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Album Review: Hiatus Kaiyote – Choose Your Weapon

Written By Donna Arendse on 05/12/2015

Hiatus_Kayote

THIS ALBUM IS A THING OF BEAUTY AND YOU SHOULD ALL LISTEN TO IT.

Hiatus Kaiyote is one of those prolific Australian bands that have quickly become a genre-defining piece of the national and international musical landscape. After their debut self-produced album Tawk Tomahawk gained them worldwide recognition, the outfit have gone on to play sold out shows around the world, be nominated for a Grammy, as well as getting a personal thumbs ups from high profile musicians like Erykah Badu Prince, Pharrell Williams and Questlove.

Now Hiatus Kaiyote’s world-class future-soul sound (to find some sort of genre to box this into) is explored further with this new offering. Choose Your Weapon is a wonderfully atmospheric and vibrant collection of songs – and is one of those albums you can sit in the dark with headphones on, and simply just listen to. In saying that, there is a definite overindulgence of material and ideas, with a tendency to sounding quite messy at times. Some further structural edits would not have gone astray, but ultimately, nothing is taken away by it being “too much”, and the result is still a magical cacophony of sounds from the four-piece.

Hiatus_Kaiyote_FaveTracks

Saturated with deliciously electronic, acoustic, futuristic, and psychedelic elements, no one mood is evident, going from the soothing, soulful sounds of Fingerprint and almost lethargic Prince Minikid, to the grungy chaos of Swamp Thing and sporadic urgency which eventuates in Atari. Chaotic and complex song structures constantly tryst with Nai Palm’s warm vocal tone, in songs such as Shaolin Monk Motherfunk where lullaby like vocals are driven by a strong hip hop beat, moving between smooth and choppy, and ending in a smorgasbord of mechanical crunch and synths.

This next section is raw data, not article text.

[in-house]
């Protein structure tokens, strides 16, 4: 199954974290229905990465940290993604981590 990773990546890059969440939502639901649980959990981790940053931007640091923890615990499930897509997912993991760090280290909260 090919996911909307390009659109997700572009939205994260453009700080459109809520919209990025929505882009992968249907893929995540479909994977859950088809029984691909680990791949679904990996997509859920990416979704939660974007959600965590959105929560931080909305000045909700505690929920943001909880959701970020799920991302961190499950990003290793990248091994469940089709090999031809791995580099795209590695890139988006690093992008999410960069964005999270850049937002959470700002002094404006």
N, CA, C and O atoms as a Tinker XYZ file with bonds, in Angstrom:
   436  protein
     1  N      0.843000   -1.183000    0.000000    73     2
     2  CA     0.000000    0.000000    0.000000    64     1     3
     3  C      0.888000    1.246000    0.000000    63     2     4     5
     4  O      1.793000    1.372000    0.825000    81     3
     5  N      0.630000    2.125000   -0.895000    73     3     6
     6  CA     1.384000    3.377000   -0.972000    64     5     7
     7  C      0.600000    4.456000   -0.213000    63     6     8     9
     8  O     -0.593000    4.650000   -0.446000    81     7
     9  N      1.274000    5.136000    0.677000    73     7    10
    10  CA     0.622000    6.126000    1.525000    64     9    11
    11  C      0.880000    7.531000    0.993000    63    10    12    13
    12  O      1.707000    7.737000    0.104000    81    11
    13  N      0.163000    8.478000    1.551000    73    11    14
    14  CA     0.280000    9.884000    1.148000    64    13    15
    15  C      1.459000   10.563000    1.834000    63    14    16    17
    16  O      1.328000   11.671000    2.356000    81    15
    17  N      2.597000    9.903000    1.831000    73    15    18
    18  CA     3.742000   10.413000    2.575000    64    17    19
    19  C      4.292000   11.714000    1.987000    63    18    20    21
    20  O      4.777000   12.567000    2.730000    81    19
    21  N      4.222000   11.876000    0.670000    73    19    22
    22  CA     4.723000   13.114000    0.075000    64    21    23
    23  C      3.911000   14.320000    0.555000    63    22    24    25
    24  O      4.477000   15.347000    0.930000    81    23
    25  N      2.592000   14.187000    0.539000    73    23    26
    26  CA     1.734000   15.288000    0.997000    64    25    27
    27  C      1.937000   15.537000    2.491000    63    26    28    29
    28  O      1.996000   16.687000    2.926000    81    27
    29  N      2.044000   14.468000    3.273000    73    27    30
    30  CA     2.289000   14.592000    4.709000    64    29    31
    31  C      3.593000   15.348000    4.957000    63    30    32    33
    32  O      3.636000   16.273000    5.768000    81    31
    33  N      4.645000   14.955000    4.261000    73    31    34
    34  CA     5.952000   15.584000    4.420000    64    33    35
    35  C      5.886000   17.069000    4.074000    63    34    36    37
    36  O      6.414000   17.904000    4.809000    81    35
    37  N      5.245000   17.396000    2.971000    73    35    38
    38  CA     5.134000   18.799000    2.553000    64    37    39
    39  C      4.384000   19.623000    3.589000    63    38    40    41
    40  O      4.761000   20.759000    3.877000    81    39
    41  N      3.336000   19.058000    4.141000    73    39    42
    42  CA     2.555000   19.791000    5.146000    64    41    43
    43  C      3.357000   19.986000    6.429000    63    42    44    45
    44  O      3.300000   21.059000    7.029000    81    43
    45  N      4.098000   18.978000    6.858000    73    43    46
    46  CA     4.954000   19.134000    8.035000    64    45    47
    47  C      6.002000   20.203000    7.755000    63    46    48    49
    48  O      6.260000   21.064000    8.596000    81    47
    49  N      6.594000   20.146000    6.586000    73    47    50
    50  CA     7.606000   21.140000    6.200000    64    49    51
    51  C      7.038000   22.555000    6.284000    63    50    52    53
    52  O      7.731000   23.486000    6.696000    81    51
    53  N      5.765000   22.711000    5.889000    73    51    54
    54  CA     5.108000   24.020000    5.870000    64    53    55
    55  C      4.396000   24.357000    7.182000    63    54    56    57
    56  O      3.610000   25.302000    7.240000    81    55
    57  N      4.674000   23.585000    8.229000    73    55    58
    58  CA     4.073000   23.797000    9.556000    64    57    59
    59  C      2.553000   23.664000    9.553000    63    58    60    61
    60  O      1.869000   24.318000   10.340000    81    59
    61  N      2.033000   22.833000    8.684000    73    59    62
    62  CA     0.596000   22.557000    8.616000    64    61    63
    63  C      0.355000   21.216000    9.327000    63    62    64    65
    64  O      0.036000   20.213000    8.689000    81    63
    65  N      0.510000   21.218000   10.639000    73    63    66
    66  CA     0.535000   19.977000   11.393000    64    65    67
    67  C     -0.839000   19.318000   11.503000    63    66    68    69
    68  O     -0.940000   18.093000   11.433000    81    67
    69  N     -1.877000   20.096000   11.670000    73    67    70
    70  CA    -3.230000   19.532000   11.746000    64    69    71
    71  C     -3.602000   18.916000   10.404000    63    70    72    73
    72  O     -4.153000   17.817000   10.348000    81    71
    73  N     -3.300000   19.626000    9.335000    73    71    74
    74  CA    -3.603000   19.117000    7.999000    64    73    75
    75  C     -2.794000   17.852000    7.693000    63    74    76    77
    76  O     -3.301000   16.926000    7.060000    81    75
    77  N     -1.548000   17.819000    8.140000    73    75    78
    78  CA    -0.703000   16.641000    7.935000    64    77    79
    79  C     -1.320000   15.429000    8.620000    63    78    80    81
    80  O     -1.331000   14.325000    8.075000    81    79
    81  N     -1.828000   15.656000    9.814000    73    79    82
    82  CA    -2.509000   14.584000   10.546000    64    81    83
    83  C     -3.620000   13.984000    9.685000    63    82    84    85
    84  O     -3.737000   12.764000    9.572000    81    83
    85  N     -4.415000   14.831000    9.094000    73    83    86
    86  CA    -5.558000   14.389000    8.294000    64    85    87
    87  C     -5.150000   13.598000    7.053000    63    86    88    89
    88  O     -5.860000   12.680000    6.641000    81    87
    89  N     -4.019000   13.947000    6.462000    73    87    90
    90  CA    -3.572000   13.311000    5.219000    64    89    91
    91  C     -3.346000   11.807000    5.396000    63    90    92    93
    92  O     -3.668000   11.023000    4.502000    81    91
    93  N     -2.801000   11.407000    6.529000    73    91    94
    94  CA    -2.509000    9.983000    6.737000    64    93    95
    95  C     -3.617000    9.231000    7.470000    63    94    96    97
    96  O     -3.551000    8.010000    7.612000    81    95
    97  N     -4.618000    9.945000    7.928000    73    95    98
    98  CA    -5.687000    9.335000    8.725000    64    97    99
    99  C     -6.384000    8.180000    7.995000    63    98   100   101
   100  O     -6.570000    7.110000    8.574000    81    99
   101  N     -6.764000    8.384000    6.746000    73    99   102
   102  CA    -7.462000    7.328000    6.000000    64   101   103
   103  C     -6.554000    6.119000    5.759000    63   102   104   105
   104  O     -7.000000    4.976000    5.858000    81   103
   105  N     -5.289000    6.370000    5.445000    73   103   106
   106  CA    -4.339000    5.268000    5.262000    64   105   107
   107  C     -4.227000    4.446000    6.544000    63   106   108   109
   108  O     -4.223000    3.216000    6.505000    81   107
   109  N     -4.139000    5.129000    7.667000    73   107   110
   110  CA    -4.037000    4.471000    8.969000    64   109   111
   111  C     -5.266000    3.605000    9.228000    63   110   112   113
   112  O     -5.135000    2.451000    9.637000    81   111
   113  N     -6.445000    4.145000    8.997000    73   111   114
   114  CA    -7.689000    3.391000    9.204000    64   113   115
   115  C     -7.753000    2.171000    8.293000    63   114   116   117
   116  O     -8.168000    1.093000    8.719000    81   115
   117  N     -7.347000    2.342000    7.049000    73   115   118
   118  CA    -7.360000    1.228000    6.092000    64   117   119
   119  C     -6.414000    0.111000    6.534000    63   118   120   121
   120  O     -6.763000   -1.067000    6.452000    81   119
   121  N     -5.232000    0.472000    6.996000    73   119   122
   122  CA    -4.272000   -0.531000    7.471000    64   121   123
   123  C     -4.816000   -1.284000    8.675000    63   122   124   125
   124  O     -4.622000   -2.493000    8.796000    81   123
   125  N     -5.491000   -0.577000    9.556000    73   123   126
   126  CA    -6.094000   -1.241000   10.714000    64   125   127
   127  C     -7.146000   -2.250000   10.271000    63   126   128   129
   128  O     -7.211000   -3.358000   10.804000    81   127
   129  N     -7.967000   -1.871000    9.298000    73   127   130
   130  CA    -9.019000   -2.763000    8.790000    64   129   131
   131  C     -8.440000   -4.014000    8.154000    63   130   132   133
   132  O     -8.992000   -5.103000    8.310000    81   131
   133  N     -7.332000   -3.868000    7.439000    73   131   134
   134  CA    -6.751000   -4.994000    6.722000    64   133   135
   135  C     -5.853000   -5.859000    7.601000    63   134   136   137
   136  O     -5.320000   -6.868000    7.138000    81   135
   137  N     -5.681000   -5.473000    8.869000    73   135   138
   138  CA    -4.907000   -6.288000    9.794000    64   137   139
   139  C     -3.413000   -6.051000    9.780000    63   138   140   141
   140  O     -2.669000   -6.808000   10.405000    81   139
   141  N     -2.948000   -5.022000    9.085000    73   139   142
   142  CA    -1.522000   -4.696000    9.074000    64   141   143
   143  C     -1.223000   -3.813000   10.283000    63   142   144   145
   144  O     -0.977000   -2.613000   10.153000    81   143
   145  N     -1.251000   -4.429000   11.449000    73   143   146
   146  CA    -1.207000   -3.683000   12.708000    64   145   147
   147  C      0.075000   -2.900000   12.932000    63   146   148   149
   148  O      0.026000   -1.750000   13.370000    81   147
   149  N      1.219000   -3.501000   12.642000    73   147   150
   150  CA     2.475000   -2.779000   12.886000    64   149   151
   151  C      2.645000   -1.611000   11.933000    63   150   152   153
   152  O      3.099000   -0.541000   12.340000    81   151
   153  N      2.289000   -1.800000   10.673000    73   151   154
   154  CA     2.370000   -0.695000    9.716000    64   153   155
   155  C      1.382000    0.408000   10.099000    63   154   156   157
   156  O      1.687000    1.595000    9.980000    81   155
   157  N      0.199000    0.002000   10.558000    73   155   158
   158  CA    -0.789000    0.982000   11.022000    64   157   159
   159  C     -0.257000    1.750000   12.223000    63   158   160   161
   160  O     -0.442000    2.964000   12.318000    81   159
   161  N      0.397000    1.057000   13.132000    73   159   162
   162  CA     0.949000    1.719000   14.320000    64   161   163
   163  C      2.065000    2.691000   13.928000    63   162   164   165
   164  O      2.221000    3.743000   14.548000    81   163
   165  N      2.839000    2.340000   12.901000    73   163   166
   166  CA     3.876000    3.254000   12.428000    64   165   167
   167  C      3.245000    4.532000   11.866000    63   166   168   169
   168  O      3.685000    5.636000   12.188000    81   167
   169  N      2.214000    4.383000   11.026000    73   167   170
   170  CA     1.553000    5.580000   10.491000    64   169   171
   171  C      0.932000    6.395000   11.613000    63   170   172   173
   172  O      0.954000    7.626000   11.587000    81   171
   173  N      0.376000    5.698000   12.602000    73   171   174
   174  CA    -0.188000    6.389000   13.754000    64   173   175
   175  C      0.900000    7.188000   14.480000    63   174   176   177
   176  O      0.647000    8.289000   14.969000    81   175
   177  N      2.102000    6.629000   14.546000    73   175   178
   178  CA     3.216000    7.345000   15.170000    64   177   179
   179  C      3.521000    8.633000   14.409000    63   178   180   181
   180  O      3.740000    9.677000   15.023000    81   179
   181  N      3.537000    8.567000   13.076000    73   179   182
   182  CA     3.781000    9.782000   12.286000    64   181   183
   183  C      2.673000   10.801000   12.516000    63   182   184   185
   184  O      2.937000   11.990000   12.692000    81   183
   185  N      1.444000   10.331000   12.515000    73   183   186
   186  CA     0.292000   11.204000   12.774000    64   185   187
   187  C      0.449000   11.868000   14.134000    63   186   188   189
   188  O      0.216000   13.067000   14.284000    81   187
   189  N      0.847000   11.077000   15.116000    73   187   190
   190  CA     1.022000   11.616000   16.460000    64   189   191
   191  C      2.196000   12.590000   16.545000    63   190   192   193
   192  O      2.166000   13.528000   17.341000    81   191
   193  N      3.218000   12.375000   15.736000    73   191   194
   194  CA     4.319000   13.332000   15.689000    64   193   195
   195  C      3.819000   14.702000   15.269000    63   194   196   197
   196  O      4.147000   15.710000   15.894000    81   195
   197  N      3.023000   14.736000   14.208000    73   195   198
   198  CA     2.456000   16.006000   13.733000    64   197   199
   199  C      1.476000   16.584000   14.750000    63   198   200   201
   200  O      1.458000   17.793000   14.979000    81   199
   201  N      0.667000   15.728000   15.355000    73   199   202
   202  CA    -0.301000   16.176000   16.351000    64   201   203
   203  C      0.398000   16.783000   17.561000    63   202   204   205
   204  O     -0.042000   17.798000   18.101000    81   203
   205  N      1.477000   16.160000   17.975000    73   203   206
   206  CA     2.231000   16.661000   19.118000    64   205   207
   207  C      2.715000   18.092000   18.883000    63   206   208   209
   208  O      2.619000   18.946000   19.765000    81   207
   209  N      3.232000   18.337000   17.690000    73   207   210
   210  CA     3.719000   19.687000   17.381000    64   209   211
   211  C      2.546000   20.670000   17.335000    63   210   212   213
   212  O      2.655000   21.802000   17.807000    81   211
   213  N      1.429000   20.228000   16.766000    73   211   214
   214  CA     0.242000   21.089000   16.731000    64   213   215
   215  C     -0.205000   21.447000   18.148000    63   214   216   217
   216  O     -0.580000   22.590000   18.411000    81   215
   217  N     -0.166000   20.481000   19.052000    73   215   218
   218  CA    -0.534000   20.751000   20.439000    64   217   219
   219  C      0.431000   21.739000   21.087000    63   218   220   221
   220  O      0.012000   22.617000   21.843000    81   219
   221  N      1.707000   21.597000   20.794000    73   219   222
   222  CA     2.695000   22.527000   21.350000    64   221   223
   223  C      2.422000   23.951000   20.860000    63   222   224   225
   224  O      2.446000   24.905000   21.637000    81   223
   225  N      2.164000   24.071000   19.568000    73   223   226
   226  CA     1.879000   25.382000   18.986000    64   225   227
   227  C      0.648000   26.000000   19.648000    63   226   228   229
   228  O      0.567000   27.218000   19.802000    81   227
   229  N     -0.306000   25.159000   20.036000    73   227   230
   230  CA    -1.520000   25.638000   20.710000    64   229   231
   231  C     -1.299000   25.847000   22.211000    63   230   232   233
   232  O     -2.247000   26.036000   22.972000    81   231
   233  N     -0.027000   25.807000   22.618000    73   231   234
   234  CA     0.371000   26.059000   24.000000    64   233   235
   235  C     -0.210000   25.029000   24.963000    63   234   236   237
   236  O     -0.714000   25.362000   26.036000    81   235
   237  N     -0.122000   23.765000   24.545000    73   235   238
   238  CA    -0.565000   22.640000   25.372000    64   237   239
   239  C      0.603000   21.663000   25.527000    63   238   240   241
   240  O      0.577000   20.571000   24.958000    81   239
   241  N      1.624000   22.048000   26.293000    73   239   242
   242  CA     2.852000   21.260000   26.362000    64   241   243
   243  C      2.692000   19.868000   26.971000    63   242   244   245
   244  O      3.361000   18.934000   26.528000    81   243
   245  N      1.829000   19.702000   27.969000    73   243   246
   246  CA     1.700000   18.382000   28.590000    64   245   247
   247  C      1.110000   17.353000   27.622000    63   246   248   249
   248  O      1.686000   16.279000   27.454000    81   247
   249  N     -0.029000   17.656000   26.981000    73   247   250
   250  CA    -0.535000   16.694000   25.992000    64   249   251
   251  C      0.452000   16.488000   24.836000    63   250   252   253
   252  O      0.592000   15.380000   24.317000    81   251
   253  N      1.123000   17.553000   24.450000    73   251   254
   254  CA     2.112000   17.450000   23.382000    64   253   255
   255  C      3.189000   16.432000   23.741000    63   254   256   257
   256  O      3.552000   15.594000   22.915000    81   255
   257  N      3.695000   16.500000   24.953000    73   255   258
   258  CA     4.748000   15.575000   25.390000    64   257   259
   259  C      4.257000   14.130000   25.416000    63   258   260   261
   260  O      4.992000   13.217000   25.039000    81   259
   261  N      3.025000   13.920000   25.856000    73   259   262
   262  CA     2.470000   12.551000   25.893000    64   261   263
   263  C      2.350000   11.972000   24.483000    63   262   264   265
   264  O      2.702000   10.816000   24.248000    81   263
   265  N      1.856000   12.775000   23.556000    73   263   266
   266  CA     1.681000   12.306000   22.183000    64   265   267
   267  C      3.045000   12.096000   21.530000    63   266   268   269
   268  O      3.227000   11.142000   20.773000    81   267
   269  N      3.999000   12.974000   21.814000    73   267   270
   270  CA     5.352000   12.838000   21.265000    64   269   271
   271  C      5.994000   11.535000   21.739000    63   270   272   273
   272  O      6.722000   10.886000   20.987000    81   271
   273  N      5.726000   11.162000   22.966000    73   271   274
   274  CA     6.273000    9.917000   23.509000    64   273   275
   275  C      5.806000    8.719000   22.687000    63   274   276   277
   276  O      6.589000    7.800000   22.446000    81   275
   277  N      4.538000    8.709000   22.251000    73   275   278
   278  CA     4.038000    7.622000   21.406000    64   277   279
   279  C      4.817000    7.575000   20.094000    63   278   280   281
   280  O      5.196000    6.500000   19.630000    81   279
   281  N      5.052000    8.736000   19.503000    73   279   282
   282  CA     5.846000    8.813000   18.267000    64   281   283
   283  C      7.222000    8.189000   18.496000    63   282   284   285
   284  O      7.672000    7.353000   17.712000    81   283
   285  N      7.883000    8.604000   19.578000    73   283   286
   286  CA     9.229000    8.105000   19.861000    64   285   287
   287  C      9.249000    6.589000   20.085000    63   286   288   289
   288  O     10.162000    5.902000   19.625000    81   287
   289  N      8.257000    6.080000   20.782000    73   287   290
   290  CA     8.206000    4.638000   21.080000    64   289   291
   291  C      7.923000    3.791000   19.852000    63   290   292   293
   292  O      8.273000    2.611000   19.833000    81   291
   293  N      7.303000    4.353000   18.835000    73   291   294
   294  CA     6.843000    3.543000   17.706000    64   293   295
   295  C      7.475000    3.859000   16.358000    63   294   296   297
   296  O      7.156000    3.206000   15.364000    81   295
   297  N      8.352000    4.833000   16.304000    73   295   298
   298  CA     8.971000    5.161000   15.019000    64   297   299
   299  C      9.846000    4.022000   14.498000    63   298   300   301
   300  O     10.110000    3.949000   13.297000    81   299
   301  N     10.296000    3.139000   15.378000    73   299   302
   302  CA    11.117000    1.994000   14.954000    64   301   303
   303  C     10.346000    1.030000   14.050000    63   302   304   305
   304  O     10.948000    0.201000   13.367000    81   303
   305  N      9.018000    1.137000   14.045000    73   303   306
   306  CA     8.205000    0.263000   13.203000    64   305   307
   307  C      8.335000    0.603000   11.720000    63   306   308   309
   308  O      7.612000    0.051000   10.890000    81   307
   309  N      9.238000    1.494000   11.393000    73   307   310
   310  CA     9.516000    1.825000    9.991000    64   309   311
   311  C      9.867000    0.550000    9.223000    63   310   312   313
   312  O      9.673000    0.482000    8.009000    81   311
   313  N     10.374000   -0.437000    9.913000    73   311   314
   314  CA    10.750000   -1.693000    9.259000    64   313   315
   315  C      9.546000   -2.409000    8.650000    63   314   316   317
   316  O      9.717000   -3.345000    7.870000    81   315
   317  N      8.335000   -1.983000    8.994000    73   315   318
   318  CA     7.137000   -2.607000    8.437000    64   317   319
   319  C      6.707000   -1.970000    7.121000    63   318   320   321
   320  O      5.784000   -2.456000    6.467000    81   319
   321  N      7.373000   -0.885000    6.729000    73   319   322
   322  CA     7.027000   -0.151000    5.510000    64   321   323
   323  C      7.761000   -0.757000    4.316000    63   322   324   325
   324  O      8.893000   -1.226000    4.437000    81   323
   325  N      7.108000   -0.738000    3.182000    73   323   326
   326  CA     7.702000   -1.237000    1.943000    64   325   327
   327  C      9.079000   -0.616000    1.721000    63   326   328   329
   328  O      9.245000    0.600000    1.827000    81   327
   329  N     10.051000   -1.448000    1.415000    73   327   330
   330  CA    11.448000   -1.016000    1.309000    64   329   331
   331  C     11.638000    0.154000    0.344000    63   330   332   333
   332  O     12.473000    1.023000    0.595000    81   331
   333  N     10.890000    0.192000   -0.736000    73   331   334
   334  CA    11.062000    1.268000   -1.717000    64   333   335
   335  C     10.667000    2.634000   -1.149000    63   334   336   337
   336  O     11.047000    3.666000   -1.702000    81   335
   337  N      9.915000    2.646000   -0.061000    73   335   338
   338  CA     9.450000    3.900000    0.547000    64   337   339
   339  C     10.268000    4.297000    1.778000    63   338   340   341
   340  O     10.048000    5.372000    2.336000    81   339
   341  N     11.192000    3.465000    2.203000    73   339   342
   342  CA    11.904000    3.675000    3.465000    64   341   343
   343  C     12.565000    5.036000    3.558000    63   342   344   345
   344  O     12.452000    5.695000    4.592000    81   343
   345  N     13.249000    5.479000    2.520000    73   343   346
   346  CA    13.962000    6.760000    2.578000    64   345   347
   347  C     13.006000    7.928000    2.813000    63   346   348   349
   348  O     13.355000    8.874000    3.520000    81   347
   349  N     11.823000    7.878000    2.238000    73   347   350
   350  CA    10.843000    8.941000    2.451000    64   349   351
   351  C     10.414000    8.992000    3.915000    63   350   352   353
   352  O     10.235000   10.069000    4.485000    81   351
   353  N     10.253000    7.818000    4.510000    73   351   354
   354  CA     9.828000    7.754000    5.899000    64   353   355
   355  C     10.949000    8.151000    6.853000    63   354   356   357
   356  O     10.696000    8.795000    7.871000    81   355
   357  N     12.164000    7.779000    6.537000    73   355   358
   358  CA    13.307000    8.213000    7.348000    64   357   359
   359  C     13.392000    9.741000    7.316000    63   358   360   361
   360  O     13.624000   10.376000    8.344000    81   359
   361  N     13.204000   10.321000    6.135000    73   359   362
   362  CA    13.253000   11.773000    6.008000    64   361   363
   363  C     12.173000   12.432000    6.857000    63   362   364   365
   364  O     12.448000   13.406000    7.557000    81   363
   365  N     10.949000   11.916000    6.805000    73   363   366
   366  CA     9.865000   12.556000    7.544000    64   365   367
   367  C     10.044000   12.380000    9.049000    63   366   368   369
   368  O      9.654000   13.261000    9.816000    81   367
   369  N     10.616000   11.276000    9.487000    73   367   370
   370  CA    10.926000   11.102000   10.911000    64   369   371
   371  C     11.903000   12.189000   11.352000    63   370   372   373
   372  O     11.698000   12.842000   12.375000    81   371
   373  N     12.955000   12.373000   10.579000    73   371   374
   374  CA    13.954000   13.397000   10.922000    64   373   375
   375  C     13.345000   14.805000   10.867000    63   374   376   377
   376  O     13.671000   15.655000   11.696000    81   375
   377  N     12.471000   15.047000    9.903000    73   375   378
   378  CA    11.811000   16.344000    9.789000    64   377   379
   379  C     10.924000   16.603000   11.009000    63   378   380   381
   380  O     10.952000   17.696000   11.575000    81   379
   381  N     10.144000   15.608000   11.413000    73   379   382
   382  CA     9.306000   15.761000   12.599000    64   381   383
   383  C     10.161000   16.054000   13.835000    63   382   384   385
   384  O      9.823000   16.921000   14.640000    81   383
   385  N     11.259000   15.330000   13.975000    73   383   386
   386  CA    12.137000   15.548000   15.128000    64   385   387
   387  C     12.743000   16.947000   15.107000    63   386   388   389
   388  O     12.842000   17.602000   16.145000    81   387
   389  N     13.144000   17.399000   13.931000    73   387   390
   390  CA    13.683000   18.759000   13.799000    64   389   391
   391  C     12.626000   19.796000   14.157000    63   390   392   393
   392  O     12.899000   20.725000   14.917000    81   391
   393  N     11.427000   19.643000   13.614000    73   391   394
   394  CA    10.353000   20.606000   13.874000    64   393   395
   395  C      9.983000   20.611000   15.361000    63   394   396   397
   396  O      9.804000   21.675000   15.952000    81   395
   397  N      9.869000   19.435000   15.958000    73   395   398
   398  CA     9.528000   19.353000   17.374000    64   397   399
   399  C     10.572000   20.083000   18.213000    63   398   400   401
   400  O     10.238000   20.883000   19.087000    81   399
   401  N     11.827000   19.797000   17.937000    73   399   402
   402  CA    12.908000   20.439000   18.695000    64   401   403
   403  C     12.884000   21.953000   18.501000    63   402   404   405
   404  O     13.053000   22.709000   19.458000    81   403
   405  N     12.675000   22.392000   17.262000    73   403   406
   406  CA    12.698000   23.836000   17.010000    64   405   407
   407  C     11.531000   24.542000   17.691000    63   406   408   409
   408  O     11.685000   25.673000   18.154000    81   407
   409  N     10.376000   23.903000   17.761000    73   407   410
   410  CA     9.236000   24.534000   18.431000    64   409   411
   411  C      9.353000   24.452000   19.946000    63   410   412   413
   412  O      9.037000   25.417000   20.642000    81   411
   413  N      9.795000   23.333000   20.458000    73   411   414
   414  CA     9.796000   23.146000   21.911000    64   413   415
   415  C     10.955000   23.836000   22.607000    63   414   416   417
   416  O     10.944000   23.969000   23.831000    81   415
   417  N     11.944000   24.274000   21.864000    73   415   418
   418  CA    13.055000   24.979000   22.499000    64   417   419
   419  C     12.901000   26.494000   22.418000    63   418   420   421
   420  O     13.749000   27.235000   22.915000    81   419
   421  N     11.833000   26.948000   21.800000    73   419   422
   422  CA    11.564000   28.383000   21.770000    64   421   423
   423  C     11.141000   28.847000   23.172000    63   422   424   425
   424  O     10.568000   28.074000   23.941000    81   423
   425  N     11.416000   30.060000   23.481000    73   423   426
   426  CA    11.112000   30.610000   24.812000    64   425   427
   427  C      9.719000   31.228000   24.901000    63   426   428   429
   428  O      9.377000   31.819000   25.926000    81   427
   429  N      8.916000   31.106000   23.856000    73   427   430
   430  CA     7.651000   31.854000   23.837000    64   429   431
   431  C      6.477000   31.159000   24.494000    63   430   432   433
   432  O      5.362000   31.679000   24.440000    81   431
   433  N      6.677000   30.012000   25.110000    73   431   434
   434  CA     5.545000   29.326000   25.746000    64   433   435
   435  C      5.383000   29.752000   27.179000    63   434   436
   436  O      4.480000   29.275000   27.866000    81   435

This album isn’t one of those one-off listens – it’s a collection of highly evolved songwriting and music that refuses to just be mindlessly consumed. Ongoing themes of consciousness and nature are what hold it all together, the intricacy of every song even extending to the music embodying the quality of the element being spoken about, such as the illusion of bubbles and ripples created in Breathing Underwater.

The dynamic nature of the band and its various personalities is evident in the rich tapestry of sounds which communicate a collaborative project where everything works together to create this vibrant landscape of sound. Laputa is a great example of this – an ethereal foray into a trance-like world of synths, rhythms made up of clicks and clacks, spoken word and soaring vocals.

Overall, Choose Your Weapon is a wonderfully disjointed and chaotic album with lovely moments of peace, introspective thought and warmth.